About 400 Samohi students isolating due to COVID-19 positivity; at least 57 virus cases detected at Malibu Middle and High schools; elementary schools averaging one out of every three students being kept home either due to illness or the fear of illness: that’s the reality for the Santa Monica-Malibu Unified School District (SMMUSD) in January 2022.

The highly-transmissible omicron variant of COVID-19, shortages of testing availability and changing county health guidelines have all contributed to a stressful new year for parents, teachers, students and administrators in the local school district.

On Monday, SMMUSD Spokesperson Gail Pinsker reported school sites were seeing about 10-12 percent positive cases at schools, with Samohi higher. Local schools have also had to deal with staff shortages and issues as the virus affected teachers, administrators and support staff as well as students. However, a lack of centralized information makes tracking all of these issues virtually impossible.

In mid-December, the district embarked on a plan to overhaul its COVID-19 data dashboard, a project that, a month later, was still underway, meaning no centralized public data is available for cases at local schools.

Work on the system was delayed over the winter break and officials said fluctuating rules are impacting the final product.

“We are revamping and this takes time. It was originally designed before vaccinations were available and information for quarantine and isolation is different now if someone is vaxxed and asymptomatic,” said Pinsker. “We are looking at what other districts are doing and working with our team to determine input and maintenance of the new dashboard.”

As the new omicron COVID-19 variant has sent cases skyrocketing across LA County, testing and reporting has struggled to keep up with the radically increased demand.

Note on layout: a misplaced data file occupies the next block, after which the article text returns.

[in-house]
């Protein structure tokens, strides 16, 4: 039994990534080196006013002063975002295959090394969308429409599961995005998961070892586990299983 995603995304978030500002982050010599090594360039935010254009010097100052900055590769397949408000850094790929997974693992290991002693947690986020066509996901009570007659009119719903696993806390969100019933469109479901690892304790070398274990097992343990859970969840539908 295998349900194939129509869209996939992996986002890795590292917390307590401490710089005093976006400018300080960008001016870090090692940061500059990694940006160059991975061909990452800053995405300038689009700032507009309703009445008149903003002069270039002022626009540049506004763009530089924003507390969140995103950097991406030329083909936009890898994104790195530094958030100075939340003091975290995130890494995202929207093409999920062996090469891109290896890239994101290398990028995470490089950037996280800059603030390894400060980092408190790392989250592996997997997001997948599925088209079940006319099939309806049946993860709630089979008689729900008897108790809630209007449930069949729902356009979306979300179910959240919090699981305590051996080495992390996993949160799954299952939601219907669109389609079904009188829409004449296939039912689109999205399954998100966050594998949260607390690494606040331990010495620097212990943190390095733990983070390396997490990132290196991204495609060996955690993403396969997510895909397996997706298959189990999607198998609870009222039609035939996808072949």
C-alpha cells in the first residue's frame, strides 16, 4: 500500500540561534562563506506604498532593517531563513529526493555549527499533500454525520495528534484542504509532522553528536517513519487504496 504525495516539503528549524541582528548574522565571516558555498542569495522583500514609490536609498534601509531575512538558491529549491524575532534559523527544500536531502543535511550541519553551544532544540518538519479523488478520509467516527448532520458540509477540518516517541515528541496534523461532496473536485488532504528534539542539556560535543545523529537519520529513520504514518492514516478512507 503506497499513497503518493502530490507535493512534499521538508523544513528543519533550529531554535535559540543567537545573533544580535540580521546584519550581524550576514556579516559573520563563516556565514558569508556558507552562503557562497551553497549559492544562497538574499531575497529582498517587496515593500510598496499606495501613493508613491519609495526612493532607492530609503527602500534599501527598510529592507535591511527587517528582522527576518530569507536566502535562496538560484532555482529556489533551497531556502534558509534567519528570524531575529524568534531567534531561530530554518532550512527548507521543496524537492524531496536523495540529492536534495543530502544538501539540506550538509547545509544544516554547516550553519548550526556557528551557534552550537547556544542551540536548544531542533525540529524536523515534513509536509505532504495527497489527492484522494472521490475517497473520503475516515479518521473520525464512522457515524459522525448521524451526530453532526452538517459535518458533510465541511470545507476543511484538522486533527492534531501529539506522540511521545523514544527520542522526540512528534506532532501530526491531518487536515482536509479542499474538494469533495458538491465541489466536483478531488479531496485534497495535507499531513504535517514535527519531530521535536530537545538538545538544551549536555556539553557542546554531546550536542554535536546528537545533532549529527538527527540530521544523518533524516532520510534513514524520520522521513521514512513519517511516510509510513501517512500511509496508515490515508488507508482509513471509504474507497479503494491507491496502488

In the interim, data was coming in piecemeal from various school sites.

According to a Friday, Jan. 7, update from Lincoln Middle School, 57 Lincoln students tested positive for the virus the first week of school. The school district confirmed about 400 positive cases had been reported at Samohi in the first week back to school.

At Will Rogers Learning Community, Principal Ryan Bourke wrote to assure parents that “we are working behind the scenes to ensure the safety of our students and staff,” in his weekly email dated Sunday, Jan. 9.

“Due to the sheer volume of PRC [PCR] tests, laboratories are backlogged,” Bourke’s letter continued. “This is causing a delay in returning results. As of Sunday evening, about 95% of our school’s tests have been returned; anyone who tests positive will be contacted by the laboratory. If you have not received your ‘negative result’ email, it is because of the delay. It is reassuring to know that our school’s COVID-positive numbers are extremely low.”

Will Rogers was not the only SMMUSD school site dealing with delays in test results.